Learn REST APIs from the beginning

Learn REST APIs from the beginning


Hi, welcome once again. This article is a compilation of some REST APIs tutorials. In this article, you will learn what REST APIs are from the scratch.

To understand REST APIs, you need to understand what an API (or Application Programming Interface) is and how they work.

What is an API?

An API or Application Programming Interface is a set of guidelines or rules that state how applications interact. An API lets one application request data from another system.

Why are APIs important?

An API lets one application use the capabilities of another system. This means you can easily use the features of another system without building it yourself.

Example of an API

Imagine that you are building a trading platform. You will need to support various features like exchange of currency, fluctuation of market rates, authentication, payment processing, and much more. Building and maintaining such functionalities is difficult. To resolve these issues, you can use integrations with various other software via APIs.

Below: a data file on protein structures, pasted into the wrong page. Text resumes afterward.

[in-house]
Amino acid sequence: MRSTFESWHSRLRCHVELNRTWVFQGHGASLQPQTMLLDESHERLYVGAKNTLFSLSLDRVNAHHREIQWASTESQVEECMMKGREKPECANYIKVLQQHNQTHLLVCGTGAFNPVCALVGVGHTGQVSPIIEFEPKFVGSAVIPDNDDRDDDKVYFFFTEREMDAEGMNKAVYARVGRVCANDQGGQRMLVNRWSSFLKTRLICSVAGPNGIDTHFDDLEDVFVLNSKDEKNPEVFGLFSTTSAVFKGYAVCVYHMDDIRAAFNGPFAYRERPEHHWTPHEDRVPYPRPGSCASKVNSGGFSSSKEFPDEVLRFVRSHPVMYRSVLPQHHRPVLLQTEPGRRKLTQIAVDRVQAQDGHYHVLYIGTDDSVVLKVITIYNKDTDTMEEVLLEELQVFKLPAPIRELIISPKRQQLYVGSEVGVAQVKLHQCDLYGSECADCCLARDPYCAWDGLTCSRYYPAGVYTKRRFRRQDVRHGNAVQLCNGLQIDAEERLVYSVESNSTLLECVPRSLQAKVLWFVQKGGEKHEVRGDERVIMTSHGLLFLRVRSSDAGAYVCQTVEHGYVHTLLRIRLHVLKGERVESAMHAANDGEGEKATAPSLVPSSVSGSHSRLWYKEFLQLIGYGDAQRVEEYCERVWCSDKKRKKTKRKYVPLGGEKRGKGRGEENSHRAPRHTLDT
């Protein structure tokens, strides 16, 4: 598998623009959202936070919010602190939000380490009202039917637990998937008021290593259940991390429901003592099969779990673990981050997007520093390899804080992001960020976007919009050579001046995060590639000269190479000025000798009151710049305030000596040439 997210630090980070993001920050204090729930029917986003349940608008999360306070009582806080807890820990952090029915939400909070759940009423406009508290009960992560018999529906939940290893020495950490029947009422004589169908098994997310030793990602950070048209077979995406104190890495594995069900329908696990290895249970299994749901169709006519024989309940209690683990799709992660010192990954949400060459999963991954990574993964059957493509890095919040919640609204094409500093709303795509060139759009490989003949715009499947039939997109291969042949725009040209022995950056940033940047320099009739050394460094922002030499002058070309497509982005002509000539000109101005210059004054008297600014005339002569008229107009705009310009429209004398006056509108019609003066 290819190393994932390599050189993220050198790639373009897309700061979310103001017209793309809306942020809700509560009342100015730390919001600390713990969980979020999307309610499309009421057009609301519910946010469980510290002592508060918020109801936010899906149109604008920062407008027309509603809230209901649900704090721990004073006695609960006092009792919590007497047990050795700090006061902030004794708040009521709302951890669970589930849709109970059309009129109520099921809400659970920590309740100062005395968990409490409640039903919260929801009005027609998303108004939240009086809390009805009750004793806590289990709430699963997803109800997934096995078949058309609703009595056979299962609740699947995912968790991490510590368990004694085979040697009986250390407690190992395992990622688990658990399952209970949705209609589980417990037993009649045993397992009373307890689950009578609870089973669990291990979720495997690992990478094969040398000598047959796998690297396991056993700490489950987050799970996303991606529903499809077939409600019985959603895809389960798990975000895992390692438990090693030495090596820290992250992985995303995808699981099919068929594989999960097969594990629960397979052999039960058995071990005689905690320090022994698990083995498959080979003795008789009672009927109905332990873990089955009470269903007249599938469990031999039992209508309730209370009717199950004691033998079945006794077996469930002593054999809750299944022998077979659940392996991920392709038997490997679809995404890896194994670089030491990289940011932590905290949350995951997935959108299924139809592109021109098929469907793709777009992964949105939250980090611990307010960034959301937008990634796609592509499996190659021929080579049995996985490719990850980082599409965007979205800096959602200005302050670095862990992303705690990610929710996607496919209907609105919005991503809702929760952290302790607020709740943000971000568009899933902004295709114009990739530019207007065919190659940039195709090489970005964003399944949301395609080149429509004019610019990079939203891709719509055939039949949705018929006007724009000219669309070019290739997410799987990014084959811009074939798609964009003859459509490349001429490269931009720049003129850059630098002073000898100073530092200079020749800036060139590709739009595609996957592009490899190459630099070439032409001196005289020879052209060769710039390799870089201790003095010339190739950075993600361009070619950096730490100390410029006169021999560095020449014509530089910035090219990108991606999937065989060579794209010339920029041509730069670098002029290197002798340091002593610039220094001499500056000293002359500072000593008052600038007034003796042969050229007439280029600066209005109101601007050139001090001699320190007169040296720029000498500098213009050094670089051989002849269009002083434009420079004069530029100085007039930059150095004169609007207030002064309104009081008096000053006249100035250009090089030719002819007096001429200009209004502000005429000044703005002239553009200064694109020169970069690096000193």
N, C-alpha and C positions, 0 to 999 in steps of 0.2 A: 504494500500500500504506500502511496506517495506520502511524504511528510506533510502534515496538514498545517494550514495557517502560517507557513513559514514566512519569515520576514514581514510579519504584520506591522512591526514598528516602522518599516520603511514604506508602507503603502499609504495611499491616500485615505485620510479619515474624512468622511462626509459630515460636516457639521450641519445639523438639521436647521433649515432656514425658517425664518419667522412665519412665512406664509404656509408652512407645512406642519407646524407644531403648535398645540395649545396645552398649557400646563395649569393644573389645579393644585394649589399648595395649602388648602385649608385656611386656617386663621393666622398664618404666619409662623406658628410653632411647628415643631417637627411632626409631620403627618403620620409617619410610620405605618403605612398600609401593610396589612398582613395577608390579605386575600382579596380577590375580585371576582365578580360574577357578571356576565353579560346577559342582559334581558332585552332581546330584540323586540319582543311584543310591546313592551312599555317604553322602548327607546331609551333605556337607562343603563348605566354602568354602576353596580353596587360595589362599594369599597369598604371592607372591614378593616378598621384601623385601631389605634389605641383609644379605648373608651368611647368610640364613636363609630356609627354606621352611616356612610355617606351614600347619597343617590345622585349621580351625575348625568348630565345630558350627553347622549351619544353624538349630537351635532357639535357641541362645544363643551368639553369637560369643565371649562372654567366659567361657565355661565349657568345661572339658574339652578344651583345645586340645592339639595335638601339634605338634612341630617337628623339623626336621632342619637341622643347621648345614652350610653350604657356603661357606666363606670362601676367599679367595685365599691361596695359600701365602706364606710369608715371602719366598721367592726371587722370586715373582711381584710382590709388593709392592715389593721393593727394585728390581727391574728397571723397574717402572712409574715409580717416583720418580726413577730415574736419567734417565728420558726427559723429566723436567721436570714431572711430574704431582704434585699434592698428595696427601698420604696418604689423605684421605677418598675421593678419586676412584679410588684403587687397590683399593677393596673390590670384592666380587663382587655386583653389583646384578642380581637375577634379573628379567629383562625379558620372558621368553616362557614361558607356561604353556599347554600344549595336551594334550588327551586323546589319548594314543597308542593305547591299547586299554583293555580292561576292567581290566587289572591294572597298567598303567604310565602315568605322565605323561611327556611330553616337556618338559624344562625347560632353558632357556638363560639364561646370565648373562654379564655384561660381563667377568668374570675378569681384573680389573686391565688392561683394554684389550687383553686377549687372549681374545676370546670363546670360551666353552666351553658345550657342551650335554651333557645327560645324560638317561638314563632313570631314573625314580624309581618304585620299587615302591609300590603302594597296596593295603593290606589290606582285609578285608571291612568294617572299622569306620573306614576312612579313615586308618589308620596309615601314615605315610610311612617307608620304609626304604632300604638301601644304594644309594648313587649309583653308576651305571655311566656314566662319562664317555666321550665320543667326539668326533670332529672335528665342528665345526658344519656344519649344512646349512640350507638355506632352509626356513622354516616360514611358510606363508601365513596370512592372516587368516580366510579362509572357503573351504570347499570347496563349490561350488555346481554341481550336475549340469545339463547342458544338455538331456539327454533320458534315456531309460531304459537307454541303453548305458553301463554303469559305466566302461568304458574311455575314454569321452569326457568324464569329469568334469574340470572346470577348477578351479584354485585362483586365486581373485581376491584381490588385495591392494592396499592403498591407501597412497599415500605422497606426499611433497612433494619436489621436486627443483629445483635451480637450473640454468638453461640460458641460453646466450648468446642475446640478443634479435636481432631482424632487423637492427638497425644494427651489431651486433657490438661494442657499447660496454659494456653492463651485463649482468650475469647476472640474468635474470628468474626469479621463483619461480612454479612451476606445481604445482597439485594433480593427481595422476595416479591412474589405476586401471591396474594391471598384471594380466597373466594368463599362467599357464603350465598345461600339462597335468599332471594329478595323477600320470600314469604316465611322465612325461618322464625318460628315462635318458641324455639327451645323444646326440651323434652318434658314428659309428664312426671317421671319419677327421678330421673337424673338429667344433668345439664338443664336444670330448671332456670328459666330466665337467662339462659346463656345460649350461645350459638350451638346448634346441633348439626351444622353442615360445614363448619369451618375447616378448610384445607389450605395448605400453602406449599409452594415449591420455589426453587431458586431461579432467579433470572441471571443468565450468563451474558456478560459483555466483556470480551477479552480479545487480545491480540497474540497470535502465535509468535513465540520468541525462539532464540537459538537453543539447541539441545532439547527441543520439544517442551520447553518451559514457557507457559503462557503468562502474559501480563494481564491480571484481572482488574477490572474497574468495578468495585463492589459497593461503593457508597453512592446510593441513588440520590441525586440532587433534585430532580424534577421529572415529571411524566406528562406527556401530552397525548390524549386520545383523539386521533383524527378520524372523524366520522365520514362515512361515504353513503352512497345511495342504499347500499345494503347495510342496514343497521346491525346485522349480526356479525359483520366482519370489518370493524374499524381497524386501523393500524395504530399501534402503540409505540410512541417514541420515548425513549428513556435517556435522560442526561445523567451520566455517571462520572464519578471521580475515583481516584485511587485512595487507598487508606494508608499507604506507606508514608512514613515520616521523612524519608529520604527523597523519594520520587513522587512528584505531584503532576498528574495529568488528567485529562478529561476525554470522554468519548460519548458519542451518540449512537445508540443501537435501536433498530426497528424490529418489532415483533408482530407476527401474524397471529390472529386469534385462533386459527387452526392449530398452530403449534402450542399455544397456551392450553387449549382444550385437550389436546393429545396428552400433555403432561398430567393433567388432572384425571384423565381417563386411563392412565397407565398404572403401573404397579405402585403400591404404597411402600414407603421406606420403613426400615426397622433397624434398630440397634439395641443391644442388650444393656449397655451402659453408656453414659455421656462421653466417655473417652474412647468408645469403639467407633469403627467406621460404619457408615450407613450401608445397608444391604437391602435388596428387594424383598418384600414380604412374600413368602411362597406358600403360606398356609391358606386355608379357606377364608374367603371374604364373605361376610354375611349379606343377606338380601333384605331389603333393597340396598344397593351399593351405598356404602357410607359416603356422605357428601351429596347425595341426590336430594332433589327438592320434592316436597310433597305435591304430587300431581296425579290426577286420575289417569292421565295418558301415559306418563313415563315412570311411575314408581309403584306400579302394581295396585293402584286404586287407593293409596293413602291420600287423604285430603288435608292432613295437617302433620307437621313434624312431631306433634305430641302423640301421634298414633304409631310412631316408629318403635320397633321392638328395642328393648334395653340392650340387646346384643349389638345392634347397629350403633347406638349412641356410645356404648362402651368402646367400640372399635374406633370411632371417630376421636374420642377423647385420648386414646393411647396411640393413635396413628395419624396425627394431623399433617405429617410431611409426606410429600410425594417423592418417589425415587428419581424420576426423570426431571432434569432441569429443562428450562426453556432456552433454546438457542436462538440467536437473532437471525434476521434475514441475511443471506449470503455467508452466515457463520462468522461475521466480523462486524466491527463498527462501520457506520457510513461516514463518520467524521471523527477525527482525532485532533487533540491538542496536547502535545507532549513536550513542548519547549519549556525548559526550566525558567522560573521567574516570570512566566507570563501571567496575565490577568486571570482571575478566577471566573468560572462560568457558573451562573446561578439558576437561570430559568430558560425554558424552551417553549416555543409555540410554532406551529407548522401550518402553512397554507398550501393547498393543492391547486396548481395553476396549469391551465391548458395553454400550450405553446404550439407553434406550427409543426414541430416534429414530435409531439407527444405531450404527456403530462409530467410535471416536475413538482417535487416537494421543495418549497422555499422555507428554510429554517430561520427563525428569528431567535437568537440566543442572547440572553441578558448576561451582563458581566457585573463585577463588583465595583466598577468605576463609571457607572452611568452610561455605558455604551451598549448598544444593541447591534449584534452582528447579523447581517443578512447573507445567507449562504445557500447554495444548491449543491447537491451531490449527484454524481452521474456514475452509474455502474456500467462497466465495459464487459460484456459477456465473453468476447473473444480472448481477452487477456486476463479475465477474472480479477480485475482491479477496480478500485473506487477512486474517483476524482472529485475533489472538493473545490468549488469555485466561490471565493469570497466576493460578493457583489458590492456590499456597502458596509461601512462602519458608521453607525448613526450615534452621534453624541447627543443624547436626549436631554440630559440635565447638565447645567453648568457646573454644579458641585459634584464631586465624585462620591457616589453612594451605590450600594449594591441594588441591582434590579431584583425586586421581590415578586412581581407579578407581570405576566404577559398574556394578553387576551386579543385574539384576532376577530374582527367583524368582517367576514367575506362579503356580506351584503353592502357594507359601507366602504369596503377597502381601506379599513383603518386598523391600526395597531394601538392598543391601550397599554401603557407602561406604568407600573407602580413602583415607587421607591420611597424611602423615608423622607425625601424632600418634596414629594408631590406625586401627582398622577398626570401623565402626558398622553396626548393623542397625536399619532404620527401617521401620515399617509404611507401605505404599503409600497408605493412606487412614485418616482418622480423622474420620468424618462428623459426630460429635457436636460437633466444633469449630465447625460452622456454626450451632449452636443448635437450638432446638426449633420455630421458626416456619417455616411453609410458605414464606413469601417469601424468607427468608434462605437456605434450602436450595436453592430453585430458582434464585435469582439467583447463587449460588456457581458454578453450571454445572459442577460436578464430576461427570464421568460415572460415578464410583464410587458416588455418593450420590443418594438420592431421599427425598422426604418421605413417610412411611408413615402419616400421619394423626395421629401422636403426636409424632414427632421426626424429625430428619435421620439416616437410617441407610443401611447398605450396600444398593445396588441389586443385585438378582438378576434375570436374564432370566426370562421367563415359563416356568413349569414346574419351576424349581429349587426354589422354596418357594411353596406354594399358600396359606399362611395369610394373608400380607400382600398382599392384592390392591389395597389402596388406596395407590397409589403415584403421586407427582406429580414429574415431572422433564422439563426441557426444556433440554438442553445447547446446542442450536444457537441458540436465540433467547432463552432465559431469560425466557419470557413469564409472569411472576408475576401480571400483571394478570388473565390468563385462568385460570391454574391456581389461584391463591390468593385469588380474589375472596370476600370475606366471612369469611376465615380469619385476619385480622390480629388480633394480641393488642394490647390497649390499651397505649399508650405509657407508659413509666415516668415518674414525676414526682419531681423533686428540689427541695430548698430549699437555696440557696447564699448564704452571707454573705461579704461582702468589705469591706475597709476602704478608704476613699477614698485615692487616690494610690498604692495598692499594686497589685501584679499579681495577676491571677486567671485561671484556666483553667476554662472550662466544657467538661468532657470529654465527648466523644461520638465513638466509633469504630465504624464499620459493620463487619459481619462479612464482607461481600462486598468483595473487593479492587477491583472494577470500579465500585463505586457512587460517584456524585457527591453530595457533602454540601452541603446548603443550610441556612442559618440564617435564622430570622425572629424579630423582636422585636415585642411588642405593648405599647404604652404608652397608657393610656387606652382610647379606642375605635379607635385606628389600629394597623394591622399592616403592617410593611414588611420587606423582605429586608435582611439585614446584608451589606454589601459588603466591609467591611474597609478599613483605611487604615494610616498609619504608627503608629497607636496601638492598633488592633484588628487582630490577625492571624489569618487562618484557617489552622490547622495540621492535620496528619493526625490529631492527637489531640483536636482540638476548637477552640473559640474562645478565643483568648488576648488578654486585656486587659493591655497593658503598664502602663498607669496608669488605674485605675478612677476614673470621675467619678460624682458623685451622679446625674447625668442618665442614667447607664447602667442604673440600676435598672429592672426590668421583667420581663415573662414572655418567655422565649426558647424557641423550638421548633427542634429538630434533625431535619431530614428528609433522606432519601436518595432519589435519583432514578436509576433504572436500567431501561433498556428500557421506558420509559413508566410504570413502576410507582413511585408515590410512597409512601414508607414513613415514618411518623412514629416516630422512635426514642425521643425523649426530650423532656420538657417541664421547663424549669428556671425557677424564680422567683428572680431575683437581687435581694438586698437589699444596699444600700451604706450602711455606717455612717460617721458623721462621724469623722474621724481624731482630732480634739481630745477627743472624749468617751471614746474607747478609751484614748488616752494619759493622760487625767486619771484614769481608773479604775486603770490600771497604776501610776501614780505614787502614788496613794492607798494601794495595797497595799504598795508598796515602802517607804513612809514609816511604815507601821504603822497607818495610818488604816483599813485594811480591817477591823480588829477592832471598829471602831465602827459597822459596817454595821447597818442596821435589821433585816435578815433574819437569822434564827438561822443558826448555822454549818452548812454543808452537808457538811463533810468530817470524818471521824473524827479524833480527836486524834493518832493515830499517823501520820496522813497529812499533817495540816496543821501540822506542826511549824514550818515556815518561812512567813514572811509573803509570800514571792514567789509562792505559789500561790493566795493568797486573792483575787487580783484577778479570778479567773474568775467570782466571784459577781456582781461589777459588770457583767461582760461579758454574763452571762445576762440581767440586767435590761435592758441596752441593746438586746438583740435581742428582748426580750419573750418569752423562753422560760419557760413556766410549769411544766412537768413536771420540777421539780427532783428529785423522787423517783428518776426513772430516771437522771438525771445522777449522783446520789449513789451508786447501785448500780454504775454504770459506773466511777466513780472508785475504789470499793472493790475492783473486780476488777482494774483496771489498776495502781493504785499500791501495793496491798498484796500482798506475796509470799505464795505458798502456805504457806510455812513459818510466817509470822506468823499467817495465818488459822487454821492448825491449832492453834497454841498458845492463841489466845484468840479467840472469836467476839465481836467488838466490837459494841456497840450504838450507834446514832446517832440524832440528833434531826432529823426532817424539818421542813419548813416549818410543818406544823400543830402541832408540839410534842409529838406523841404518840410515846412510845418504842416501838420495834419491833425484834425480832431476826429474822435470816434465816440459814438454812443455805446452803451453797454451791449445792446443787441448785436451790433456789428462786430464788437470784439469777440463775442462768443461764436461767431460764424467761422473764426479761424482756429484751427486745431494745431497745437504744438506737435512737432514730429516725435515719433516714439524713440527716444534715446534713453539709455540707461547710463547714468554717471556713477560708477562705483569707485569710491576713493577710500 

Components of an API

The three main components of an API are Request, Response, and Resource. You would make a request to a server. The server will return a response that will contain data regarding a resource.

Anatomy of an API Request

  • Endpoint: This contains the URL that you request for e.g. https://sampleapi.com/api/v1/users
  • Method: This contains the type of your request e.g. POST or GET
  • Headers: This contains additional information for either the client or the server
  • Body: This contains information sent to the server

Now that you've understood what APIs are, let's now talk about HTTP

What is HTTP?

HTTP (or Hypertext Transfer Protocol) is a protocol generally used by web services for serving HTML documents. A client requests to a server for a resource, and the server sends a response.

What are the different methods of HTTP?

HTTP has a fixed number of methods that the client can use to indicate what type of operation it wants to perform via the request. These request methods are also known as HTTP verbs.

There are 9 HTTP methods:

  1. GET
  2. POST
  4. PATCH
  5. PUT
  6. HEAD
  7. TRACE

While there are 9 different methods, GET, POST, PATCH, PUT and DELETE are the most popular.


The GET request is used to request data from a server.

For example, when you visit an e-commerce website, the browser will make a GET request to fetch all the details. Once the server responds to the GET request, the browser will show a list of items.


The POST request is used to send some data to the server.